6. Is it better to use a single fuel or a dual fuel?
WEN offers a comprehensive range of single-fuel and dual-fuel generator models. Single-fuel generators solely use gasoline; dual-fuel generators use either gasoline or propane (LPG). Dual-fuel generators are popular among RVers because propane is commonly available, cheap, and does not degrade over time like gasoline. Furthermore, gasoline may be difficult to locate during or after an emergency, whereas propane may be easy to locate and may be kept almost indefinitely.
7. Recoil or electric start?
Some WEN generators include electric start, which allows you to start your generator by pressing a button or turning a key. This is, however, more expensive than generators with merely recoil start, which require the engine to be started by pulling a rope, like on a gas-engine lawnmower.
8. Should there be a CO sensor or not?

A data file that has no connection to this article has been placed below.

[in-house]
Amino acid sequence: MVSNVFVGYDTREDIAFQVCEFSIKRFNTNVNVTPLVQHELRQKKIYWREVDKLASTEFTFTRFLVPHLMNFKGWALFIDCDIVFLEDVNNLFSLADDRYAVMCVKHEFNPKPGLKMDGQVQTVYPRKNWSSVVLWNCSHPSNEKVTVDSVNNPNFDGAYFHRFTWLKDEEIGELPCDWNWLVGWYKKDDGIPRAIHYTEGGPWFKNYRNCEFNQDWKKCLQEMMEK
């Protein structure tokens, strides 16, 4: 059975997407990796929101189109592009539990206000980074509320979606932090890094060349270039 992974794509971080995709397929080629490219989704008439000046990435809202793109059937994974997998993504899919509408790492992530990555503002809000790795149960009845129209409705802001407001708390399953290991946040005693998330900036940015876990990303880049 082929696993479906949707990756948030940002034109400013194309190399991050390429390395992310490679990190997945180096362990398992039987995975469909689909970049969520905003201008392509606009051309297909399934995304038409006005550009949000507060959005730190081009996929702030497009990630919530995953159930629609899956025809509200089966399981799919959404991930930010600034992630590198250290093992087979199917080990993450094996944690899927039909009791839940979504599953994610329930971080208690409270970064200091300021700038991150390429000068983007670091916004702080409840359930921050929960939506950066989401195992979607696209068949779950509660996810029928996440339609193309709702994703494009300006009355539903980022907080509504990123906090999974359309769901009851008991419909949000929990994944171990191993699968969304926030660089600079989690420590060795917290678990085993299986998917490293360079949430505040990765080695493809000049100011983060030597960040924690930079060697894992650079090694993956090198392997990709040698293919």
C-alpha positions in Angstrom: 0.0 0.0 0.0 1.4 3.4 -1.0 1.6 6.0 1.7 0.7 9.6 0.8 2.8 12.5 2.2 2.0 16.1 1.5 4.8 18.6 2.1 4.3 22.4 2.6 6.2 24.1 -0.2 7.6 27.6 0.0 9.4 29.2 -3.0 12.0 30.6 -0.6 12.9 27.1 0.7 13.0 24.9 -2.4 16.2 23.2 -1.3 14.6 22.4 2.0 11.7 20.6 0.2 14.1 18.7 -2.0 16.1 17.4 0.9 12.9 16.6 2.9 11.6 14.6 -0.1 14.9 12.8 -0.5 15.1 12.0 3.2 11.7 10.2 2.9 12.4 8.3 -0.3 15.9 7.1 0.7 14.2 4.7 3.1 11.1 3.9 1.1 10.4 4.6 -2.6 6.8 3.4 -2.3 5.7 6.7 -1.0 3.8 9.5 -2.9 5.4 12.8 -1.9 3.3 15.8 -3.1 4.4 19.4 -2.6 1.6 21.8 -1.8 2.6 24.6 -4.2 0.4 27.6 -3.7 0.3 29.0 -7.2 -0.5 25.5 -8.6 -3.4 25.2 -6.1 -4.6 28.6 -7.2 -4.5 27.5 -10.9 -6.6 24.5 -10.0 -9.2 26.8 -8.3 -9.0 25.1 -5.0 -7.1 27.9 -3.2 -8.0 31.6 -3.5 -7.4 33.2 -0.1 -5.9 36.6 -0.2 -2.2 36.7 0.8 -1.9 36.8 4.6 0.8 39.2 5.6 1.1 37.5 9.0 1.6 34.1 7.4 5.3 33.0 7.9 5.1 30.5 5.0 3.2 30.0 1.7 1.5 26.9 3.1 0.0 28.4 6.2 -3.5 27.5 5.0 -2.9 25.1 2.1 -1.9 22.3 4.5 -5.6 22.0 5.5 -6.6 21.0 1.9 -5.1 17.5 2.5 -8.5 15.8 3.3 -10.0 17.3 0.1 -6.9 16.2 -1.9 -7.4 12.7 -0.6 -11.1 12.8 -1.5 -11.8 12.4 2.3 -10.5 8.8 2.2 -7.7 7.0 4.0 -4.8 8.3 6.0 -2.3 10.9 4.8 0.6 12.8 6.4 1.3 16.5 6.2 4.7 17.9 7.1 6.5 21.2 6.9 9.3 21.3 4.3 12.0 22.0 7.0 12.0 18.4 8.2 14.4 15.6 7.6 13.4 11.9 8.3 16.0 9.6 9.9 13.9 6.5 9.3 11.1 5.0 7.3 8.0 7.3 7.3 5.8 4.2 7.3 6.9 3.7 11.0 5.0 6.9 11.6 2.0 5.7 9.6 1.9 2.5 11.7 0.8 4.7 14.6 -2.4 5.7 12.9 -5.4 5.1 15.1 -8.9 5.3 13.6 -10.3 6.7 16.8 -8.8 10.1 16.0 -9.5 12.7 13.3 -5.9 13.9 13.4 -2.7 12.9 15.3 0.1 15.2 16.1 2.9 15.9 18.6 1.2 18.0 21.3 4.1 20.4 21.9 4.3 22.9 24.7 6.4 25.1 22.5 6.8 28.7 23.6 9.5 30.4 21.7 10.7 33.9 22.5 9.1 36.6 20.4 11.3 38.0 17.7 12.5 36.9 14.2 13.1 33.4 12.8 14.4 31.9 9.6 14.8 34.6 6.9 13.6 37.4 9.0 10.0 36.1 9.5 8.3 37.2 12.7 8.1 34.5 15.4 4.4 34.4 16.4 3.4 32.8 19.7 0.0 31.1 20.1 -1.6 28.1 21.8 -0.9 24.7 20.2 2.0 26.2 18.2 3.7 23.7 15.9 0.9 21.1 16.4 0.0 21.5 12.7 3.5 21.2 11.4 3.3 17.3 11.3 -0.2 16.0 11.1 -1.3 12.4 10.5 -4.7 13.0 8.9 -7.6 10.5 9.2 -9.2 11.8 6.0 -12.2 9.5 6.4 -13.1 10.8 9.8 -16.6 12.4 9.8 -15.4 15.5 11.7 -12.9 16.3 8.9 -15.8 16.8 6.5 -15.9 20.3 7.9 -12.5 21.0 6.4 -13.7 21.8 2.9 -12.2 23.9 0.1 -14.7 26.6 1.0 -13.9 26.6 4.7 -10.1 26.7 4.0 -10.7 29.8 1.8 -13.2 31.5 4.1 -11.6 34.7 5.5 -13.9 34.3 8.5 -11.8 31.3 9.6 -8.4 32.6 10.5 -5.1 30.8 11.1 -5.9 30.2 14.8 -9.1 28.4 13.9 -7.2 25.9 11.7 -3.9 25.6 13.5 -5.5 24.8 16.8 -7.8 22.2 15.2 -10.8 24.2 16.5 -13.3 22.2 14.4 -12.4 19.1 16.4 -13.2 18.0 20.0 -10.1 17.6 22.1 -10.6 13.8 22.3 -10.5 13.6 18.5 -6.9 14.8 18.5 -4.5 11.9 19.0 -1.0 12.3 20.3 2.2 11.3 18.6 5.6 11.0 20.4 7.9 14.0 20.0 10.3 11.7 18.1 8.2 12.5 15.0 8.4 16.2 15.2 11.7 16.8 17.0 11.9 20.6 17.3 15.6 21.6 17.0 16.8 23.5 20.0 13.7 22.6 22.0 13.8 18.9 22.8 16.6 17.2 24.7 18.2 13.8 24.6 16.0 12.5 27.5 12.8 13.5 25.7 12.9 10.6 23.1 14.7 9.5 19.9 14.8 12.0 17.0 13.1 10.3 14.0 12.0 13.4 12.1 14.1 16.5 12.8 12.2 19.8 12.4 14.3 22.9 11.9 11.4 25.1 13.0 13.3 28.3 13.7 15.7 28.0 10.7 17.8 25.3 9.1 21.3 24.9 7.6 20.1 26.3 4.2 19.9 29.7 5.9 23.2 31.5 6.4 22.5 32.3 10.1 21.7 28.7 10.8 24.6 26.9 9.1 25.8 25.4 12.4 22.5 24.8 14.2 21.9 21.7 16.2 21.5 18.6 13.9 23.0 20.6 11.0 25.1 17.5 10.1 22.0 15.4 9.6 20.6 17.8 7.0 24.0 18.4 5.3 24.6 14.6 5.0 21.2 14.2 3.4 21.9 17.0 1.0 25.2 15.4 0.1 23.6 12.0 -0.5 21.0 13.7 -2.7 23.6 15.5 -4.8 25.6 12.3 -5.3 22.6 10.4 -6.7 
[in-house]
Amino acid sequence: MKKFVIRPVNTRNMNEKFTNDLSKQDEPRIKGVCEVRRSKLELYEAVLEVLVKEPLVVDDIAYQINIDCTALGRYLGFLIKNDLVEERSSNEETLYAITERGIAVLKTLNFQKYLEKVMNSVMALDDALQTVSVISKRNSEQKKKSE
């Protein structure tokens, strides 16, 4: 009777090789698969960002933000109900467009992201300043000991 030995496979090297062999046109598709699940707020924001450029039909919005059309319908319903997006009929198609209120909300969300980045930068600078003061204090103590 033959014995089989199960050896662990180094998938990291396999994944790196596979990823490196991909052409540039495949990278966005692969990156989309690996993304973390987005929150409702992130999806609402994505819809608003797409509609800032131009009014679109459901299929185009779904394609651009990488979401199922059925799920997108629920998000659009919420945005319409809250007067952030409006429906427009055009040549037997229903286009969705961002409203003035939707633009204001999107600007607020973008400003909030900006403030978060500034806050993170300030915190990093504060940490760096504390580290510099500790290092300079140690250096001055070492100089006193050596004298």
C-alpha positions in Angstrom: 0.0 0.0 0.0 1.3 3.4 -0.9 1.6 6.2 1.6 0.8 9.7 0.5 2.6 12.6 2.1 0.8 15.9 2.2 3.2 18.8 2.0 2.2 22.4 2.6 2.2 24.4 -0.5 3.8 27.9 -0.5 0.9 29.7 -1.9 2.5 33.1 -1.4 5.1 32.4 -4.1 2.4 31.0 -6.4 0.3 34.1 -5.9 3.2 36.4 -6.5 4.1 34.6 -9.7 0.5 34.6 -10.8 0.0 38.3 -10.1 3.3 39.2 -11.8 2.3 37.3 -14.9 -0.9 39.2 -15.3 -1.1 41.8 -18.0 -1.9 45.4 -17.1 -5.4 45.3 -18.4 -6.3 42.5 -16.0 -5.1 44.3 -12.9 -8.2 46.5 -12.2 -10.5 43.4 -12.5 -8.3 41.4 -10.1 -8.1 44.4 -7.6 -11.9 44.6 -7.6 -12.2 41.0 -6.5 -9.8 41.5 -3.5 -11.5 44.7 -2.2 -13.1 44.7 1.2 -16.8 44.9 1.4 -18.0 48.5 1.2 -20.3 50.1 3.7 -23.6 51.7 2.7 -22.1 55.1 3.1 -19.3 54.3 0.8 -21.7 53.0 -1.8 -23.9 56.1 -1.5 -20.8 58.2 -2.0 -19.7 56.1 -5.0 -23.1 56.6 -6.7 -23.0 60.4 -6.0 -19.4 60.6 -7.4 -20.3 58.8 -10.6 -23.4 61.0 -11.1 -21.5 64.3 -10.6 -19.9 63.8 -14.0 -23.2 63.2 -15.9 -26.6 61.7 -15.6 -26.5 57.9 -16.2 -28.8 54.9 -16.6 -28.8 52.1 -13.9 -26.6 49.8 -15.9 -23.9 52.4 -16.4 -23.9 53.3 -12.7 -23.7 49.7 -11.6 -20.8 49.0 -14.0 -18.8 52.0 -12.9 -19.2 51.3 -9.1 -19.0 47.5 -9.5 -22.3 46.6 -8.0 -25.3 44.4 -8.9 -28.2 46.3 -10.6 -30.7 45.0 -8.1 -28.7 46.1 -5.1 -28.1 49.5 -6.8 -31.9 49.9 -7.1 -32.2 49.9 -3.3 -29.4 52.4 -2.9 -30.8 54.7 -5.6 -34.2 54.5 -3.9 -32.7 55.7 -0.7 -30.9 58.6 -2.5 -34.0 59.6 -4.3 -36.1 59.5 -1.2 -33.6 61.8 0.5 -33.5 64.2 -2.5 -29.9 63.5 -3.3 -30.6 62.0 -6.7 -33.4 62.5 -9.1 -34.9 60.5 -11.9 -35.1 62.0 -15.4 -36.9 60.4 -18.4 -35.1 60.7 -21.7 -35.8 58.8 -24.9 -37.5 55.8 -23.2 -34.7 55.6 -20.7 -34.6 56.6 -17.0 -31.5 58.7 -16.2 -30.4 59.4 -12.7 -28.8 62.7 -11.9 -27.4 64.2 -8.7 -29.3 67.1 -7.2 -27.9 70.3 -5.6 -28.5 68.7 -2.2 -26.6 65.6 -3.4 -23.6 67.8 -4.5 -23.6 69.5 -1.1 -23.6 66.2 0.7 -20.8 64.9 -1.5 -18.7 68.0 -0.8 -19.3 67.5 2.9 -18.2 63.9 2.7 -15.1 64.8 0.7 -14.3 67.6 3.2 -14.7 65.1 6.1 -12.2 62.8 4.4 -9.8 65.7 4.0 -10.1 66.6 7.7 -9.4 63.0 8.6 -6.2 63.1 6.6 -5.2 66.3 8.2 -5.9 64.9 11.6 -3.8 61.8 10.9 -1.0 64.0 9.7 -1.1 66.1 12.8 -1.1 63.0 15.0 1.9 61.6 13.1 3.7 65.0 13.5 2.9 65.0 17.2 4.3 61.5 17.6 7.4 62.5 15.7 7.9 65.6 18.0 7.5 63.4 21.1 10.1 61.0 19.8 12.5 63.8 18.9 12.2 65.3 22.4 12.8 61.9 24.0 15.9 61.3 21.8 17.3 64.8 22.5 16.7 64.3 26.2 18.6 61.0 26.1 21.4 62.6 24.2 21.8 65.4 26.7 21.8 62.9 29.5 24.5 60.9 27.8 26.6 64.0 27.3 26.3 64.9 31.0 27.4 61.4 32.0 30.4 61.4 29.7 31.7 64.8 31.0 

Some WEN generators include a CO Watchdog sensor, which monitors the level of carbon monoxide – a toxic, odorless, colorless gas produced by all internal combustion engines – around the generator and immediately shuts it down if it becomes too high. CO sensors are available on WEN generators with an X at the end of their model numbers. Depending on local regulations, your generator may be required to have a CO sensor.
Please keep in mind that the CO sensor on your generator is not a replacement for an interior, battery-powered CO sensor. NEVER operate your generator inside or within 20 feet of any doors or windows. Carbon monoxide, a colorless, odorless, and deadly gas, is emitted by generators.
Our Wen generators selected models
The information contained in this article is intended for general information purposes only and is based on information available as of the initial date of publication. No representation is made that the information or references are complete or remain current. This article is not a substitute for review of current applicable government regulations, industry standards, or other standards specific to your business and/or activities and should not be construed as legal advice or opinion. Readers with specific questions should refer to the applicable standards or consult with an attorney.